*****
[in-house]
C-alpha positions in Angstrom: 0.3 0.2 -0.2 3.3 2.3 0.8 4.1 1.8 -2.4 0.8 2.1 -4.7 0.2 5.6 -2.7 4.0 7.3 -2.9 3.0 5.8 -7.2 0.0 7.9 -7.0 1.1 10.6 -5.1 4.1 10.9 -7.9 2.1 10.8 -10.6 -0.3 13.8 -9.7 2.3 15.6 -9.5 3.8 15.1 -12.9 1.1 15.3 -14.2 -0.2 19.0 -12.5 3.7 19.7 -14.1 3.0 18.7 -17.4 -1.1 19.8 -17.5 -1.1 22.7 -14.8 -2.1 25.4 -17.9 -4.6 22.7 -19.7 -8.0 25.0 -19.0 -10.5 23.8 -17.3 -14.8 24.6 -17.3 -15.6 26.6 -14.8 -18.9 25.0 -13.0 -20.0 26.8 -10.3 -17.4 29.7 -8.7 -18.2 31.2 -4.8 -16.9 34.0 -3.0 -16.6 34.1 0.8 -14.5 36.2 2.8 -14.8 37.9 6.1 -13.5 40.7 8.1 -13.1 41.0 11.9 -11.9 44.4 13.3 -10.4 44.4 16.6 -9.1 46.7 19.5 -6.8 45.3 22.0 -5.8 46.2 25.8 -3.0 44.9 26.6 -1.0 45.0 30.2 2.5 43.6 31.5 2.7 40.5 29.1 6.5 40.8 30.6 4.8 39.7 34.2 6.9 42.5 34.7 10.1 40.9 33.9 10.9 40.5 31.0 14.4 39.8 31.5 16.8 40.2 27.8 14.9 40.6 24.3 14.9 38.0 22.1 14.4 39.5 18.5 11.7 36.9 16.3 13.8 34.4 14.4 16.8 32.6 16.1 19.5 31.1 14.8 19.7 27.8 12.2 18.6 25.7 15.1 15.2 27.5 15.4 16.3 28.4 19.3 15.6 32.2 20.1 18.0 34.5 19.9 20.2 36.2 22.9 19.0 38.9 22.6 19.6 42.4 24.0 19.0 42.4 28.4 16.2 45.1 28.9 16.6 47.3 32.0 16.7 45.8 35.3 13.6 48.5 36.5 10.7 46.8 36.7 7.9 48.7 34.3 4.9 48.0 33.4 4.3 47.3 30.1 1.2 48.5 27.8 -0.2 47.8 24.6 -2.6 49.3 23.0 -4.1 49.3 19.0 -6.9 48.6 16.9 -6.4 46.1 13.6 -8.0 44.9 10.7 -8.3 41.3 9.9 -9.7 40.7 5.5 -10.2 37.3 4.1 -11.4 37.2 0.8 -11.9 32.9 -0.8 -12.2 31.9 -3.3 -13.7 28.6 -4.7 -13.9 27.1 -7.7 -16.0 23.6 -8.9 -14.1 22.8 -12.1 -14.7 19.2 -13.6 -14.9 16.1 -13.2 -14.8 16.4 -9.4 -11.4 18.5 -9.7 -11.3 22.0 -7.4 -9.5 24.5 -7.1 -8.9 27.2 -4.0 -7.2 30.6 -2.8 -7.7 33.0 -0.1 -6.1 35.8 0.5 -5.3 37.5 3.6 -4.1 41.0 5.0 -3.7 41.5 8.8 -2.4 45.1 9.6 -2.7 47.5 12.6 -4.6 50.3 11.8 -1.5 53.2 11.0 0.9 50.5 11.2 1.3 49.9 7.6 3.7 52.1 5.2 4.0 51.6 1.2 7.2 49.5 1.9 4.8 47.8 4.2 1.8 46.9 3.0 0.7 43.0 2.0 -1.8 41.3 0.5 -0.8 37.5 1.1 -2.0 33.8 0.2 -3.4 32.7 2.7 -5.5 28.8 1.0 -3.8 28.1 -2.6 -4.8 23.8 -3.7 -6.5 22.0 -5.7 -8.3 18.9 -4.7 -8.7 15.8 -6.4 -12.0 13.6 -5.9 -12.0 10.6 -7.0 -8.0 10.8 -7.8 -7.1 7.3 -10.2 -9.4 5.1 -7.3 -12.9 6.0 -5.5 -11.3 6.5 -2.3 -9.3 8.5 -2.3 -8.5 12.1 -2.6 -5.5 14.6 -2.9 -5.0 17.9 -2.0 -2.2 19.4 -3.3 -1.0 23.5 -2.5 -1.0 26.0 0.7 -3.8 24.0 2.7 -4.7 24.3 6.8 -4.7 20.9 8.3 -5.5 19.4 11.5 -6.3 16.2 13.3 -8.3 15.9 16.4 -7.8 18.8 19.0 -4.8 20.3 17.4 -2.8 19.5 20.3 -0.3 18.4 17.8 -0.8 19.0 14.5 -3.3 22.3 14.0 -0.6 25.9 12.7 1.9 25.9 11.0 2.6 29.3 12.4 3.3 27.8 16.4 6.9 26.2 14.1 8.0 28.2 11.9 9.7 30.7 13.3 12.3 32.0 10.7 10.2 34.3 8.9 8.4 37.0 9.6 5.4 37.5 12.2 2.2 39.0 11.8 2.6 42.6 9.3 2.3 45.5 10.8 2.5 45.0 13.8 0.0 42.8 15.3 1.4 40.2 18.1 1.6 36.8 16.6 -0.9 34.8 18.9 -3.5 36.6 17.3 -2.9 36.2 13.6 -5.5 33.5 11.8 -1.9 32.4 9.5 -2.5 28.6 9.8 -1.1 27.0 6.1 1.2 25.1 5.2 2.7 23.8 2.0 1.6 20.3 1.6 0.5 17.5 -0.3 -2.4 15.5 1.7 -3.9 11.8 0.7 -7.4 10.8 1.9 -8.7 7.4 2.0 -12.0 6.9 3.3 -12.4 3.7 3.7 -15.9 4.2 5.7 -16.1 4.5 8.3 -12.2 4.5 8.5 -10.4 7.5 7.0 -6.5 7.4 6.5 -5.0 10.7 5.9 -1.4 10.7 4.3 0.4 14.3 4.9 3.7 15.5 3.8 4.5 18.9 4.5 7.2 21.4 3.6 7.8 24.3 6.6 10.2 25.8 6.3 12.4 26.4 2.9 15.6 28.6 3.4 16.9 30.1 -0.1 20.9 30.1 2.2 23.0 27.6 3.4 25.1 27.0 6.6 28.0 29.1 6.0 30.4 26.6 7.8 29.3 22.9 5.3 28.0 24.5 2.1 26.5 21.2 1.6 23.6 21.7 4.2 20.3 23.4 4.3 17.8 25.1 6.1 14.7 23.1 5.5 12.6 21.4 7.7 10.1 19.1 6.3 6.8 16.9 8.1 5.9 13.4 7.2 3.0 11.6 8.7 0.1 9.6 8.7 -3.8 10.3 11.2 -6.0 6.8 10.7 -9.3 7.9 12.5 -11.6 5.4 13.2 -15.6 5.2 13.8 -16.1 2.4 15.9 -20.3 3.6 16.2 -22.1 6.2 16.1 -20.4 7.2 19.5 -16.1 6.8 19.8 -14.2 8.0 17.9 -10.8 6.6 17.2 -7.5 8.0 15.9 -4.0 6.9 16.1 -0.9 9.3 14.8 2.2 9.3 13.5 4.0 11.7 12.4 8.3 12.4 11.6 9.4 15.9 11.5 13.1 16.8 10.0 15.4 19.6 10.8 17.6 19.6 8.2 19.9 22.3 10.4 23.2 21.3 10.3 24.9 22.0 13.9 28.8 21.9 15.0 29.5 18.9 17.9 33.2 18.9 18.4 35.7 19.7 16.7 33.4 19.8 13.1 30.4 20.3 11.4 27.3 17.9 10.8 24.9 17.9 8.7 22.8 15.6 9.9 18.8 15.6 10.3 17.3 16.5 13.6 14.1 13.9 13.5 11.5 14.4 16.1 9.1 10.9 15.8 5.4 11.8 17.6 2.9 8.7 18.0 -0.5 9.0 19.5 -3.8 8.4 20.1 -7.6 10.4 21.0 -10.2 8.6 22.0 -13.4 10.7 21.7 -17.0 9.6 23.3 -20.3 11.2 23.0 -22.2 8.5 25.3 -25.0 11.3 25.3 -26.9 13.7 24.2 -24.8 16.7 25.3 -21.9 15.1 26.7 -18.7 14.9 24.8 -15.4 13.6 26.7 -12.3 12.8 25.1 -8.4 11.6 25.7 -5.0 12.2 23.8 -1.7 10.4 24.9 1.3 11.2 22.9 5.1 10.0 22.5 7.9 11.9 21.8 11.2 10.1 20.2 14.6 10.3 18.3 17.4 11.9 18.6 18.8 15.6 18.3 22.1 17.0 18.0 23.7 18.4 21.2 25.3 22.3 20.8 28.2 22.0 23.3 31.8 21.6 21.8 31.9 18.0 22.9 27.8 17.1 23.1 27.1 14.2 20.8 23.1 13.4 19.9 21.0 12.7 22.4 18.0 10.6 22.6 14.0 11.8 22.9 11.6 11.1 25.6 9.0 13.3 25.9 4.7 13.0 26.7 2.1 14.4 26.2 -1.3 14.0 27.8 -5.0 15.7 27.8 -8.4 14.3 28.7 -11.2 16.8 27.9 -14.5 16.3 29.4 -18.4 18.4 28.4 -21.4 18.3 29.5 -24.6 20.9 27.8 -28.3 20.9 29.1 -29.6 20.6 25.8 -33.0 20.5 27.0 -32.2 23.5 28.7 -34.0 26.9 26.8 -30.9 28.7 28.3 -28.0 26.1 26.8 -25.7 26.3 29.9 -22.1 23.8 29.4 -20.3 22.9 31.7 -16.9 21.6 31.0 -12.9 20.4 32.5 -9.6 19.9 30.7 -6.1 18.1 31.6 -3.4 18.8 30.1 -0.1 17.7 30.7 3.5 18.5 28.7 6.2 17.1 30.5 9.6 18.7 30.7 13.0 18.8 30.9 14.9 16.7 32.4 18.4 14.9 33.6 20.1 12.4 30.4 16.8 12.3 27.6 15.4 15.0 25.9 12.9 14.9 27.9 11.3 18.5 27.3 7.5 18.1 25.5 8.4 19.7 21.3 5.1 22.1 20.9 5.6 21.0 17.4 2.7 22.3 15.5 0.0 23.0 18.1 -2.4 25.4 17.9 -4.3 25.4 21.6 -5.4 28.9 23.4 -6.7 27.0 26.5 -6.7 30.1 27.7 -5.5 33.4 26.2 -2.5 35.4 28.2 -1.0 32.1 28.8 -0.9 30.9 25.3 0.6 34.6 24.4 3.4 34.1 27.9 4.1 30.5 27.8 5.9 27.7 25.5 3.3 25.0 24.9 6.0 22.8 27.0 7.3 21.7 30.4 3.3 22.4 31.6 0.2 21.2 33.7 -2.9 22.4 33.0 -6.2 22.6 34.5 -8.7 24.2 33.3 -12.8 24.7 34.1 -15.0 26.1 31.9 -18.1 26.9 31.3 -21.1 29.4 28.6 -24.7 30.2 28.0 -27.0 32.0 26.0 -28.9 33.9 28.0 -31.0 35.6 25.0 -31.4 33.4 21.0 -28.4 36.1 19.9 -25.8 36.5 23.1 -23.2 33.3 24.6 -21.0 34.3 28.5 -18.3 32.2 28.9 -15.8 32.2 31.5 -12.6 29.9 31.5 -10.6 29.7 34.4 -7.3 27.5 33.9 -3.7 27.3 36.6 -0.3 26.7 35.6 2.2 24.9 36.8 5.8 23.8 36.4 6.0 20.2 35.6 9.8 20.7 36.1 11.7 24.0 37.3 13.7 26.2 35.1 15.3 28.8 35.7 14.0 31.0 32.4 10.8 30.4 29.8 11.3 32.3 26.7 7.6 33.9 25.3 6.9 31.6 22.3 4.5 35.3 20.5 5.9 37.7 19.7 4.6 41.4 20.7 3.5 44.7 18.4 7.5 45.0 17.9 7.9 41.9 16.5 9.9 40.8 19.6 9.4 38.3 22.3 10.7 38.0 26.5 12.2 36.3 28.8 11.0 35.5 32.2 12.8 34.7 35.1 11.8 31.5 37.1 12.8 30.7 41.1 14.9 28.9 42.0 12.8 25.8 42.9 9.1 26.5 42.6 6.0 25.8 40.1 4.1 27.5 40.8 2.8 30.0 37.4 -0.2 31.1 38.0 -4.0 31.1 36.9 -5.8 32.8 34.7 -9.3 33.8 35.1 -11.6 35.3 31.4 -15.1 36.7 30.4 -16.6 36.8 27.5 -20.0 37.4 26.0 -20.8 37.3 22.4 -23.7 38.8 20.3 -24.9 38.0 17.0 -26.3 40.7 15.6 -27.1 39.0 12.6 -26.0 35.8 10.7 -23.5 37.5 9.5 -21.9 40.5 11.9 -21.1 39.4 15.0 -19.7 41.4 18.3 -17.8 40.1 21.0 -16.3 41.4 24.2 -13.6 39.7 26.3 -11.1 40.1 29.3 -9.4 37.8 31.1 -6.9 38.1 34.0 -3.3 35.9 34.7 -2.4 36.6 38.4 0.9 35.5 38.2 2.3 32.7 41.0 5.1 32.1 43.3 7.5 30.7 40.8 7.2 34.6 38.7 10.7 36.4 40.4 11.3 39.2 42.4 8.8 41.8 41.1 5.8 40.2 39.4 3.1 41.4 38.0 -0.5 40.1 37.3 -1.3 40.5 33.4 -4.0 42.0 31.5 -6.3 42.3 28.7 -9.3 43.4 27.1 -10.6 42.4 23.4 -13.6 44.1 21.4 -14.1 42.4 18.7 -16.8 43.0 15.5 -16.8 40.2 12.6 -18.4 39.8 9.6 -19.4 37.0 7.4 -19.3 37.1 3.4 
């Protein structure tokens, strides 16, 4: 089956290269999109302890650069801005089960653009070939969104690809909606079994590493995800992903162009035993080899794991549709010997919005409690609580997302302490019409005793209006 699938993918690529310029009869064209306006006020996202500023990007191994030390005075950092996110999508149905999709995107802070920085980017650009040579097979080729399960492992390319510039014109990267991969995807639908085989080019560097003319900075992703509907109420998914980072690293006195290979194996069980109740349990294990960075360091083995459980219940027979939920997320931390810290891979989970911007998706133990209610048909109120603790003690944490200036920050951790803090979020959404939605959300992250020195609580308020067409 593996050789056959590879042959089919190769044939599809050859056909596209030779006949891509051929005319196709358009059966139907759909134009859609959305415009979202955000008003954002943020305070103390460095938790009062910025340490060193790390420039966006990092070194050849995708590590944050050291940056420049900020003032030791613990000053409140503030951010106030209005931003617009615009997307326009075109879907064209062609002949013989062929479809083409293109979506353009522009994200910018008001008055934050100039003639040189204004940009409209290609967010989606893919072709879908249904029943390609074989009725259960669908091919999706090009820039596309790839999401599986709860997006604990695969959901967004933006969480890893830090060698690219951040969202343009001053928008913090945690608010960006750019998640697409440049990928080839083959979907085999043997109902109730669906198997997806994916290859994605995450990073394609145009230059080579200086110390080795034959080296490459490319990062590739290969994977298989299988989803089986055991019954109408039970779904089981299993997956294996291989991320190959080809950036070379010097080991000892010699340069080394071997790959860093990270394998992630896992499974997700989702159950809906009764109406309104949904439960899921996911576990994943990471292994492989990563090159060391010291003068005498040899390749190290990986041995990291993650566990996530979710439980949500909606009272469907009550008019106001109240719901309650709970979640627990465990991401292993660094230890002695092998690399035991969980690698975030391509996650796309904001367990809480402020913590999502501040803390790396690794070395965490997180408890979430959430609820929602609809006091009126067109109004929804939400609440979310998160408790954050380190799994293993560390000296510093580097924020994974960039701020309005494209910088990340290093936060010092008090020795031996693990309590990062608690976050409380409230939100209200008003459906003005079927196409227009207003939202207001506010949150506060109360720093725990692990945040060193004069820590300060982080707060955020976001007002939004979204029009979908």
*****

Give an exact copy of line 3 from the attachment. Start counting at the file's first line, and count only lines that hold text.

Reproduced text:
């Protein structure tokens, strides 16, 4: 089956290269999109302890650069801005089960653009070939969104690809909606079994590493995800992903162009035993080899794991549709010997919005409690609580997302302490019409005793209006 699938993918690529310029009869064209306006006020996202500023990007191994030390005075950092996110999508149905999709995107802070920085980017650009040579097979080729399960492992390319510039014109990267991969995807639908085989080019560097003319900075992703509907109420998914980072690293006195290979194996069980109740349990294990960075360091083995459980219940027979939920997320931390810290891979989970911007998706133990209610048909109120603790003690944490200036920050951790803090979020959404939605959300992250020195609580308020067409 593996050789056959590879042959089919190769044939599809050859056909596209030779006949891509051929005319196709358009059966139907759909134009859609959305415009979202955000008003954002943020305070103390460095938790009062910025340490060193790390420039966006990092070194050849995708590590944050050291940056420049900020003032030791613990000053409140503030951010106030209005931003617009615009997307326009075109879907064209062609002949013989062929479809083409293109979506353009522009994200910018008001008055934050100039003639040189204004940009409209290609967010989606893919072709879908249904029943390609074989009725259960669908091919999706090009820039596309790839999401599986709860997006604990695969959901967004933006969480890893830090060698690219951040969202343009001053928008913090945690608010960006750019998640697409440049990928080839083959979907085999043997109902109730669906198997997806994916290859994605995450990073394609145009230059080579200086110390080795034959080296490459490319990062590739290969994977298989299988989803089986055991019954109408039970779904089981299993997956294996291989991320190959080809950036070379010097080991000892010699340069080394071997790959860093990270394998992630896992499974997700989702159950809906009764109406309104949904439960899921996911576990994943990471292994492989990563090159060391010291003068005498040899390749190290990986041995990291993650566990996530979710439980949500909606009272469907009550008019106001109240719901309650709970979640627990465990991401292993660094230890002695092998690399035991969980690698975030391509996650796309904001367990809480402020913590999502501040803390790396690794070395965490997180408890979430959430609820929602609809006091009126067109109004929804939400609440979310998160408790954050380190799994293993560390000296510093580097924020994974960039701020309005494209910088990340290093936060010092008090020795031996693990309590990062608690976050409380409230939100209200008003459906003005079927196409227009207003939202207001506010949150506060109360720093725990692990945040060193004069820590300060982080707060955020976001007002939004979204029009979908």